One of our biggest concern as we grow older our hair turning to gray.
Which one turns gray first: your hair down there or up there?
One of our biggest concern as we grow older our hair turning to gray or even worse when they starts to fall out, making you bald. Changes are inevitable as we grow old; alterations from within and outside are noticeable. Skin and Hair are example of these changes; your hair age as you make your journey into this world, from the moment we grace in to the virtual world and to its daily steps toward end. But it is not a scary thing at all, because all of us will be going to the same phase and metamorphosis.
Whether we like it or not our hair will turn gray and it goes also with our pubic hair. In most studies it is the women who start developing gray hair at around 35 years of age, though it varies depending on your genes. Gray hair anywhere on our body is a genetic process and there is nothing we could do about it – other than to dye it, cut it, or pluck it.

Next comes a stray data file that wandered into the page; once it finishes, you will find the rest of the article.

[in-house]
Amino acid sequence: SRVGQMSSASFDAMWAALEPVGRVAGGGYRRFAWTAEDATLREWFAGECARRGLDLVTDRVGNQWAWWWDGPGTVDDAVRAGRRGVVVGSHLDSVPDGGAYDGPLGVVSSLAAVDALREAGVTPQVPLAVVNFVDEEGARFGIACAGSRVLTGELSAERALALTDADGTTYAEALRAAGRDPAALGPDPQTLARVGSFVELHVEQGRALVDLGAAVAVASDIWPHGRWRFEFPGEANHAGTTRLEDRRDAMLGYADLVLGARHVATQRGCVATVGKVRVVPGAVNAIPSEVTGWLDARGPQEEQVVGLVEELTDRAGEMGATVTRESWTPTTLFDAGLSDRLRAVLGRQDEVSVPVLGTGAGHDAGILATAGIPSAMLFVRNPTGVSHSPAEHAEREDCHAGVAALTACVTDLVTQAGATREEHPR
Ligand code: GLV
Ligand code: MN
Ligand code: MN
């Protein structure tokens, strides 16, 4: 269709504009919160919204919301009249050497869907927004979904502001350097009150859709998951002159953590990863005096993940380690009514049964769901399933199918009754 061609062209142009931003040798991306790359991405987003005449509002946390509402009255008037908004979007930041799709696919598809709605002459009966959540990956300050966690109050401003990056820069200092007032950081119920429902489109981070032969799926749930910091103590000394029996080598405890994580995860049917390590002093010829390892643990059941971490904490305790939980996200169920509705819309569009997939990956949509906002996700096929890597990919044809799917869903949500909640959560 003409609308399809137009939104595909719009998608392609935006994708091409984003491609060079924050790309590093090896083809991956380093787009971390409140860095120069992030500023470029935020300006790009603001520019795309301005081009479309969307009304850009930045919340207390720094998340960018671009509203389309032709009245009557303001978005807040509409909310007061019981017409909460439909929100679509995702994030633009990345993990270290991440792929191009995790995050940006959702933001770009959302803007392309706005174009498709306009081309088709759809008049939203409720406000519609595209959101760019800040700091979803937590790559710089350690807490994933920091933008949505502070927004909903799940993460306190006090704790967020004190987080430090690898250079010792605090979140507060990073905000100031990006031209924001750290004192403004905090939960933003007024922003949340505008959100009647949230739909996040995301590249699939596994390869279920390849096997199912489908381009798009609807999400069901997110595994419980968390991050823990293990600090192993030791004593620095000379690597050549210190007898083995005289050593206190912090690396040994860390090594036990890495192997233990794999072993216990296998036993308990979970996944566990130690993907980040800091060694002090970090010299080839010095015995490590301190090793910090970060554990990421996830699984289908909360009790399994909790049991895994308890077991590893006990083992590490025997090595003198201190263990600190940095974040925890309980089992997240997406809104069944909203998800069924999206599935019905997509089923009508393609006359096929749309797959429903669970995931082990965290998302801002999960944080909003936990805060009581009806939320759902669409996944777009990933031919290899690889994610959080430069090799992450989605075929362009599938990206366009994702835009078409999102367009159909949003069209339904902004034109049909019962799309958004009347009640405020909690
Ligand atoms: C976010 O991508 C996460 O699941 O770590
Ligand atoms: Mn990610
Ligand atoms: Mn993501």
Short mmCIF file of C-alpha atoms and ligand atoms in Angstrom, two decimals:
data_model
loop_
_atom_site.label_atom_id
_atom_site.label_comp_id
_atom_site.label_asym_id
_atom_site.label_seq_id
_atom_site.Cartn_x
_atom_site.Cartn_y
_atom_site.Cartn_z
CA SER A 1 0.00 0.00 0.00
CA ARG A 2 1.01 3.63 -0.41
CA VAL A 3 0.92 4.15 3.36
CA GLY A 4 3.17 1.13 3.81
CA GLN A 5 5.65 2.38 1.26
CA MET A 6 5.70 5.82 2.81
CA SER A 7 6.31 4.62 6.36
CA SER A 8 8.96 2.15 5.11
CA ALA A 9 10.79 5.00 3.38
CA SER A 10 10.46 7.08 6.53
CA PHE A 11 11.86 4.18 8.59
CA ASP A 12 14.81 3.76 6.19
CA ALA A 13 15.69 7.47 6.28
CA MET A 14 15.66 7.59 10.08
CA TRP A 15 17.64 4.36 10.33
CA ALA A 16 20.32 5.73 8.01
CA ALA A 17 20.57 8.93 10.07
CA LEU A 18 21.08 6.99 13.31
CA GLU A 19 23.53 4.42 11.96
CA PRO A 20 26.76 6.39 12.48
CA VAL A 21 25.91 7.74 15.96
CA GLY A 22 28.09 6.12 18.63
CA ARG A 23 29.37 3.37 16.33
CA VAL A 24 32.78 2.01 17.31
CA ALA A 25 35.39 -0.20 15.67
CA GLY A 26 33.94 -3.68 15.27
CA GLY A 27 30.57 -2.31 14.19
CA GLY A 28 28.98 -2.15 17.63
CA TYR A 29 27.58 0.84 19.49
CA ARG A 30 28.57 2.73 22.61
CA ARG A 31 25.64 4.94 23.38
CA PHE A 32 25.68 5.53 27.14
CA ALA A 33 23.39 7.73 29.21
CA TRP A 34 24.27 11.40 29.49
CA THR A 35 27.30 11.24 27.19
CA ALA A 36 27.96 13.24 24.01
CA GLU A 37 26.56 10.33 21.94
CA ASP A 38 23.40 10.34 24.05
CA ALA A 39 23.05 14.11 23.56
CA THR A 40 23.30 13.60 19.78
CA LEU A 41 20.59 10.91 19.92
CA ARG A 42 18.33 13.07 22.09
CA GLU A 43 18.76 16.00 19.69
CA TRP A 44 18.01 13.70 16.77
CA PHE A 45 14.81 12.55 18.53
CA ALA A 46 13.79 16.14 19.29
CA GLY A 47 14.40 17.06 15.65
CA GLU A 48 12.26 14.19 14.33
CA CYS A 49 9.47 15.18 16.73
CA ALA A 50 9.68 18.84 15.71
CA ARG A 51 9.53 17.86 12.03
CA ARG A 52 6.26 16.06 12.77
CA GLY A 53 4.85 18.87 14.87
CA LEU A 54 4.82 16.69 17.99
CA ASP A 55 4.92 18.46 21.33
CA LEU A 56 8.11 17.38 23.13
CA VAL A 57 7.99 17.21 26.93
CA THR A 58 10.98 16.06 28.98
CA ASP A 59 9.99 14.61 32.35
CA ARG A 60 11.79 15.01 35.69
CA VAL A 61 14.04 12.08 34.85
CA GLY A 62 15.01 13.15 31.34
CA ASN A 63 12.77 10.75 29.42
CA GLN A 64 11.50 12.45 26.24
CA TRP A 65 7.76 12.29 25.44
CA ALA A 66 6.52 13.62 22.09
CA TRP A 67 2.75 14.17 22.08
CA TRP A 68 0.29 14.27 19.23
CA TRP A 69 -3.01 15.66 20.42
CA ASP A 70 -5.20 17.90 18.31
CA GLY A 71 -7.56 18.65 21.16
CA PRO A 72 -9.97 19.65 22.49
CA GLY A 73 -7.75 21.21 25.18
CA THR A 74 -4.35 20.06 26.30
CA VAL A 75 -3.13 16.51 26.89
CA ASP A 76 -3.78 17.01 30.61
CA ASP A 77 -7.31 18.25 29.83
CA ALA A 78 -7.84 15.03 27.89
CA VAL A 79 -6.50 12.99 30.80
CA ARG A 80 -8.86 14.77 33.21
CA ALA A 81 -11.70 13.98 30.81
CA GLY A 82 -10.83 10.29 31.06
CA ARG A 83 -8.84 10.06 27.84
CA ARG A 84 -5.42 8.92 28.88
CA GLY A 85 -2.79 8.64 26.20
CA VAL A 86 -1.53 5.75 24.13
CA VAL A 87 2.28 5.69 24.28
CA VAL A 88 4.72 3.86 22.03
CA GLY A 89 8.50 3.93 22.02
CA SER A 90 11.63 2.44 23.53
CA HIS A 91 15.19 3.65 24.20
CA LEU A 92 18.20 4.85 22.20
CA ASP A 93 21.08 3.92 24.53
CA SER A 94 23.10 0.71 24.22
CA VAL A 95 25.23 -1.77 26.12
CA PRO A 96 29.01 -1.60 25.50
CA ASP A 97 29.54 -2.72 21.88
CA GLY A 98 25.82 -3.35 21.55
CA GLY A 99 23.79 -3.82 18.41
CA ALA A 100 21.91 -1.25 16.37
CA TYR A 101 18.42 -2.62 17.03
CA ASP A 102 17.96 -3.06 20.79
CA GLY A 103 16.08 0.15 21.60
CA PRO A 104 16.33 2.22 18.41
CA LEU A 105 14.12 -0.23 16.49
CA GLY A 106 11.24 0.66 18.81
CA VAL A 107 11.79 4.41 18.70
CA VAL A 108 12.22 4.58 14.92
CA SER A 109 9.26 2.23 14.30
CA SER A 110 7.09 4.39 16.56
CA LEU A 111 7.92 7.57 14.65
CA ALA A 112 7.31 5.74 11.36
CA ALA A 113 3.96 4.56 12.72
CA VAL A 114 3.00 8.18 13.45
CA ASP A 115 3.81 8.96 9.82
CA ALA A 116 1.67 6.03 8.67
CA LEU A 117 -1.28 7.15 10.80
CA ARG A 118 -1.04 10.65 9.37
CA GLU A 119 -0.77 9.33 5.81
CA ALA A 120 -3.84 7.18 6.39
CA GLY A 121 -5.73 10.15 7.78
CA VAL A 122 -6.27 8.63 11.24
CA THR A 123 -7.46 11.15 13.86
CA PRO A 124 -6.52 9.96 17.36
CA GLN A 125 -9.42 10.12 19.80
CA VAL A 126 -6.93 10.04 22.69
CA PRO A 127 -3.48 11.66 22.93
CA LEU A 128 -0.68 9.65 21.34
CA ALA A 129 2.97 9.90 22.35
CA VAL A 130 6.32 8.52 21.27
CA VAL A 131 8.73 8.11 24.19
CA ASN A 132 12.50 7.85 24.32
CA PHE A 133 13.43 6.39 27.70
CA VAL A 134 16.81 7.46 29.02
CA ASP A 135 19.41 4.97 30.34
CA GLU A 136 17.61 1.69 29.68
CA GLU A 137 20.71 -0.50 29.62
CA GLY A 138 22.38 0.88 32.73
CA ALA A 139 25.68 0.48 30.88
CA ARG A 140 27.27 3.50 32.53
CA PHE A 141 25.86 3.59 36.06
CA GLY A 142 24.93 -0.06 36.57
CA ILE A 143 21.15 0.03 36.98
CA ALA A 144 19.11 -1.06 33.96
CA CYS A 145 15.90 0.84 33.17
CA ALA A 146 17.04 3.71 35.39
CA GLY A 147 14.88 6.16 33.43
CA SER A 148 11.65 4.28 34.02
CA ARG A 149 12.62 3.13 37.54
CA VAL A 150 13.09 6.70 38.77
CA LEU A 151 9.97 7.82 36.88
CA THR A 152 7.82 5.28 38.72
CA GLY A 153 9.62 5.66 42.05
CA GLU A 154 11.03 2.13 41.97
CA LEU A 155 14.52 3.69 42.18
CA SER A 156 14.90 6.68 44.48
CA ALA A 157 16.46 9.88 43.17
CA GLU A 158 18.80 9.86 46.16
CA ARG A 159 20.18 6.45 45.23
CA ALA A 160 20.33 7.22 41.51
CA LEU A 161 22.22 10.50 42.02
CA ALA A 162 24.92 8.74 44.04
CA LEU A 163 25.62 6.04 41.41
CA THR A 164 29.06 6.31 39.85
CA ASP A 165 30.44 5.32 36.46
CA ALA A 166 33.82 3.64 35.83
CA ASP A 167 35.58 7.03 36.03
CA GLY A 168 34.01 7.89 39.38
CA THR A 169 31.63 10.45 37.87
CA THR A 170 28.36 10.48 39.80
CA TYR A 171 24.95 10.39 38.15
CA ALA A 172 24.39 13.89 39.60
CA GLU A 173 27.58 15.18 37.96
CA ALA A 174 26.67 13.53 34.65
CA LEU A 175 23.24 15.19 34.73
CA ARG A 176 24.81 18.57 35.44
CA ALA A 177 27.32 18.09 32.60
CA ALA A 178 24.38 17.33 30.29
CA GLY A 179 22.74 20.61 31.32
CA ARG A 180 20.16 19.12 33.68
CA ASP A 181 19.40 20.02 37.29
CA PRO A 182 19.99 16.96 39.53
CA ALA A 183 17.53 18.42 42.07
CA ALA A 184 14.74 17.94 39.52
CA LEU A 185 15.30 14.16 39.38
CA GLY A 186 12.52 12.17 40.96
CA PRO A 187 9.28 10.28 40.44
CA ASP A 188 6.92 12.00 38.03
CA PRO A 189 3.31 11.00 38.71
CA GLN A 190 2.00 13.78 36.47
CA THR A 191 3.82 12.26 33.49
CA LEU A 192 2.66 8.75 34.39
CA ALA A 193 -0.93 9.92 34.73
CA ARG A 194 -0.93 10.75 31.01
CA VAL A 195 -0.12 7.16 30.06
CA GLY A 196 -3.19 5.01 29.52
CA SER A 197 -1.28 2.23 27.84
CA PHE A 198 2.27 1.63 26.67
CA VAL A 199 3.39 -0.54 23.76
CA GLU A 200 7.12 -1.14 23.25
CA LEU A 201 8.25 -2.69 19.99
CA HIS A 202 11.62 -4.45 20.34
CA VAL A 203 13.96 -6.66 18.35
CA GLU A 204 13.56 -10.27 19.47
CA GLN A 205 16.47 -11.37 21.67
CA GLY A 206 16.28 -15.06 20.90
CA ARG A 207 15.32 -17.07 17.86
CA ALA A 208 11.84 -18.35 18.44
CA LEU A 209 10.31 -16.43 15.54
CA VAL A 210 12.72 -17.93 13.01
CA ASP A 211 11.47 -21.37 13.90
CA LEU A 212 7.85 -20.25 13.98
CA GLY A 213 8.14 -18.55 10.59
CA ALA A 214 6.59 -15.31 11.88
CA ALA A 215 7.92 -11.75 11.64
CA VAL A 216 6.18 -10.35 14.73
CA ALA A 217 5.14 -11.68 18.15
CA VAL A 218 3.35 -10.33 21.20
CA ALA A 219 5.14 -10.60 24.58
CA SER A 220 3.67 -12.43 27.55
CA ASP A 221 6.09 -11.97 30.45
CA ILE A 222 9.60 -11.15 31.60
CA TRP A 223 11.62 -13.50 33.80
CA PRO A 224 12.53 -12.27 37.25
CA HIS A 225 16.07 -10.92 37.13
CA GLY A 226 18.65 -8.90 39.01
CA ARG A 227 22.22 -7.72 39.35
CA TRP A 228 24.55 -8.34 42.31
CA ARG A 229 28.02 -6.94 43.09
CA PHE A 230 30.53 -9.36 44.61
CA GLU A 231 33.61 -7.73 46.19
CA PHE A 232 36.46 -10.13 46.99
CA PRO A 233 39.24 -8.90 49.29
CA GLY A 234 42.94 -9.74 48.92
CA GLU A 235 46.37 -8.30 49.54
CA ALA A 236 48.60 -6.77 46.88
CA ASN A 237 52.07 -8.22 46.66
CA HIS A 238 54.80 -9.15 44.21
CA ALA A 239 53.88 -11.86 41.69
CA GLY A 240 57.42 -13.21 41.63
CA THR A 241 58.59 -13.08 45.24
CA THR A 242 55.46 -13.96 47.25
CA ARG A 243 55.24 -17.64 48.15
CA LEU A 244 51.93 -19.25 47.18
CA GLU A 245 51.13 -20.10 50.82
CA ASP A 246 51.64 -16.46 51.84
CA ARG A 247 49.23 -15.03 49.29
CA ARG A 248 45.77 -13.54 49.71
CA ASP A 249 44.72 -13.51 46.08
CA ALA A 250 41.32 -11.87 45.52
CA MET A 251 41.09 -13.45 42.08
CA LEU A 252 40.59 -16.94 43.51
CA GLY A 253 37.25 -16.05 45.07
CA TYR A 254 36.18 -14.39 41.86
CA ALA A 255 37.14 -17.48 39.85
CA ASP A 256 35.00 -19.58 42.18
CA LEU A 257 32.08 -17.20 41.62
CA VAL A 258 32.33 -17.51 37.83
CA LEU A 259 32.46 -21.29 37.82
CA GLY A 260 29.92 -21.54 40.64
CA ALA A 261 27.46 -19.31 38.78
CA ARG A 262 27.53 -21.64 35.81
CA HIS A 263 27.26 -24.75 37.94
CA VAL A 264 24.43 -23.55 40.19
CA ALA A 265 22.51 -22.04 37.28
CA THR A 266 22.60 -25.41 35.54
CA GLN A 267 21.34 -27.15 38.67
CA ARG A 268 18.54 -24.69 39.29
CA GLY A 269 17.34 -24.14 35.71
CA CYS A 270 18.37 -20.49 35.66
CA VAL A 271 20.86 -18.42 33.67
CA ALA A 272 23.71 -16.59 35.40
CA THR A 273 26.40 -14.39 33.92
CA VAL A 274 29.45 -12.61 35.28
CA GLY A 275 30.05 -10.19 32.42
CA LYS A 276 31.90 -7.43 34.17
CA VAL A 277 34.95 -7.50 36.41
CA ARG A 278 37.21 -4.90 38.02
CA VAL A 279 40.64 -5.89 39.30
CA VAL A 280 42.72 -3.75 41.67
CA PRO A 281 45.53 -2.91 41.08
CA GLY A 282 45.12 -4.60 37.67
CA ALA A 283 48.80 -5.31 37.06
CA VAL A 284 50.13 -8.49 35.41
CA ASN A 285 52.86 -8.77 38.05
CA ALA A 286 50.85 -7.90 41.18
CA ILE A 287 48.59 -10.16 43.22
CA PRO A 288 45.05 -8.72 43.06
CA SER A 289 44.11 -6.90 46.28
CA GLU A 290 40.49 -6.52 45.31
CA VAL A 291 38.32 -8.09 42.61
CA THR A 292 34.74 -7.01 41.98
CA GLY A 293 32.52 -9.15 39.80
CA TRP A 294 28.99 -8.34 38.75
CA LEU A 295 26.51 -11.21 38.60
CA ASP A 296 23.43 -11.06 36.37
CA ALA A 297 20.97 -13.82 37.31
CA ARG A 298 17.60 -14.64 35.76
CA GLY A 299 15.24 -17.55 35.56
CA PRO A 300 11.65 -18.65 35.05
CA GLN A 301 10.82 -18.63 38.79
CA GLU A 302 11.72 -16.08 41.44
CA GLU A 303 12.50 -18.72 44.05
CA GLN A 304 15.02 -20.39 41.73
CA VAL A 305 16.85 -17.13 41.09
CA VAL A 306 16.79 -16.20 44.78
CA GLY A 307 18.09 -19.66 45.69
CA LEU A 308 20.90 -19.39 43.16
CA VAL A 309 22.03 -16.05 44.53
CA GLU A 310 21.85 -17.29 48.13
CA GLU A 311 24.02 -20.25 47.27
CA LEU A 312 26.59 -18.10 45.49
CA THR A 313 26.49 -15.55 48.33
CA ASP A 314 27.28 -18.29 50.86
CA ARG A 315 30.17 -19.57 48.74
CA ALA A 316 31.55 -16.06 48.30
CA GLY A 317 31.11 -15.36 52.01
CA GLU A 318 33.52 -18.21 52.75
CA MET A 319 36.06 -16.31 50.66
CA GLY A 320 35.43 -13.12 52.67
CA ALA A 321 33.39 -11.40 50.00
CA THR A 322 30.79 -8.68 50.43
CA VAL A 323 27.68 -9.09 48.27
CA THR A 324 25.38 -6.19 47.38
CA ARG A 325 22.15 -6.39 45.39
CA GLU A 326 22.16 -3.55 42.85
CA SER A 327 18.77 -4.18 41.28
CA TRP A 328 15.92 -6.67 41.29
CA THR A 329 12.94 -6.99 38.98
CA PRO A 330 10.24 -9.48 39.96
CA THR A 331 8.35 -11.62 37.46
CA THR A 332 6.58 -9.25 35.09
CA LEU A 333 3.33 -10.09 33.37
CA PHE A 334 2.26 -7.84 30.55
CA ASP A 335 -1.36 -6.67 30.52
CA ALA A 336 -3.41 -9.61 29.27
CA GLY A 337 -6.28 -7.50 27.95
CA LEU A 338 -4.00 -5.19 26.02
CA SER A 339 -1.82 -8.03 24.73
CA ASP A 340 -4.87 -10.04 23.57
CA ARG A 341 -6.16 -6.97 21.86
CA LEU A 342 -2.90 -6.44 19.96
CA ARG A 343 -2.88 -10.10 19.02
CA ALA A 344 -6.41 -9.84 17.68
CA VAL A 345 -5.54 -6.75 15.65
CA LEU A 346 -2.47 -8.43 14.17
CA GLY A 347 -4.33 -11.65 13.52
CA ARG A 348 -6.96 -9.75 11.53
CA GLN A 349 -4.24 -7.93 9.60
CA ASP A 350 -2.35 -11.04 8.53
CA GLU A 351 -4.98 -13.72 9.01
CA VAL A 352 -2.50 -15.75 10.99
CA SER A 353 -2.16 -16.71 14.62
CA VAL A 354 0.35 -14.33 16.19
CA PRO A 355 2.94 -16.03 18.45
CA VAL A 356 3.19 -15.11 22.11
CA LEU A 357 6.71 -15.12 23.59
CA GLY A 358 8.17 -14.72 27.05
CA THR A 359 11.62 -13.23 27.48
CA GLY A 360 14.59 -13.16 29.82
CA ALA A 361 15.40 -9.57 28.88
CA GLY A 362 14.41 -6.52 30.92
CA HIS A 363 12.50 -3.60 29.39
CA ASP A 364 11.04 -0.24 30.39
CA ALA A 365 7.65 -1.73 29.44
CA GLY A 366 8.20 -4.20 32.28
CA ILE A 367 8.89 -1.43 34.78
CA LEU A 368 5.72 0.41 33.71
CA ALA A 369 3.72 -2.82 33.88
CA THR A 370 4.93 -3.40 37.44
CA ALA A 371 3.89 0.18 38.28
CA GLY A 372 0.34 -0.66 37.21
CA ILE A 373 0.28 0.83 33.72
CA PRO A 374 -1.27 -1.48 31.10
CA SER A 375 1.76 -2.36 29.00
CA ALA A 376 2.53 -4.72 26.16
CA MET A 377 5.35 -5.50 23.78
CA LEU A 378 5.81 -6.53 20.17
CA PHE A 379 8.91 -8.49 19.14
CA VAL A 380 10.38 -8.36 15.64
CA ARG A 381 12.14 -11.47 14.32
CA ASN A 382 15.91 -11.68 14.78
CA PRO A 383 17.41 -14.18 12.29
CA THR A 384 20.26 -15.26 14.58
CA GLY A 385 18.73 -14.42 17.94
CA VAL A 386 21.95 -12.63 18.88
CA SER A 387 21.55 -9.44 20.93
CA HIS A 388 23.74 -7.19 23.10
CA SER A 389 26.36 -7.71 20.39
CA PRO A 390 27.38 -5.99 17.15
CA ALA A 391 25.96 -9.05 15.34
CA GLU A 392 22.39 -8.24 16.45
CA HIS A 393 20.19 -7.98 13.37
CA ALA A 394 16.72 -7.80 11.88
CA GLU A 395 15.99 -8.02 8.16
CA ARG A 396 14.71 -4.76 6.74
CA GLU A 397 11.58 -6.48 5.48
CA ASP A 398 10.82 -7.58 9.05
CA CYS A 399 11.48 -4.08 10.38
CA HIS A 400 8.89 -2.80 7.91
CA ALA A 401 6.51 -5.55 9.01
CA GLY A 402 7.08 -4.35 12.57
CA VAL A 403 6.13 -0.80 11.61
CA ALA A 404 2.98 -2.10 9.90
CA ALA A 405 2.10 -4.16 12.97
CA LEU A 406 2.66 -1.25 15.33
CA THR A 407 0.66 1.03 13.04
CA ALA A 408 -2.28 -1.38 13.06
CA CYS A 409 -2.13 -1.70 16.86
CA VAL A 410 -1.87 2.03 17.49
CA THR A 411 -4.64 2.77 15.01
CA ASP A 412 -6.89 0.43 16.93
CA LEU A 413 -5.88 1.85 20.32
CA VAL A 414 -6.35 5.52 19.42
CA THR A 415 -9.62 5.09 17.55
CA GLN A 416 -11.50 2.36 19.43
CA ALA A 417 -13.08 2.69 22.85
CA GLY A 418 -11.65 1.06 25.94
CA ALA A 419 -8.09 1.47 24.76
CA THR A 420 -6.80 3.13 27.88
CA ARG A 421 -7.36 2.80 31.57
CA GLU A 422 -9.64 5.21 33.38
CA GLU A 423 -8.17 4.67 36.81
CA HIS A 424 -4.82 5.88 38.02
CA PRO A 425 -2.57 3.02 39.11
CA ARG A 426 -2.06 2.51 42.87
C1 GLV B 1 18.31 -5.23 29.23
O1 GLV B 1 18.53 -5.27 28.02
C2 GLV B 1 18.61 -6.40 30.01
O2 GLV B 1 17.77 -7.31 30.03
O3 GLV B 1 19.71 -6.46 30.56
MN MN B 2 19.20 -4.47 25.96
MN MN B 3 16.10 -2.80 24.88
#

The pigment cells in our hair follicles gradually die as we get older. When there are smaller number of pigment cells in a hair follicle, that strand of hair will no longer contain as much melanin and will become a more transparent color- gray, silver or white. And as we continue to grow old, fewer pigment cells will be present to produce melanin. Finally, it will completely looked gray or white.
Studies shows it is the mane that tends to look gray first than the hair down there but it is not yet established or prove to go on balding; but it will definitely thin out. Pubic hair can vary in color considerably from the hair of the scalp. In most people it is darker, although it can also be lighter. In most cases it is most similar in color to the eyebrows of the individual. Also pubic hair patterns can also vary by race and ethnicity.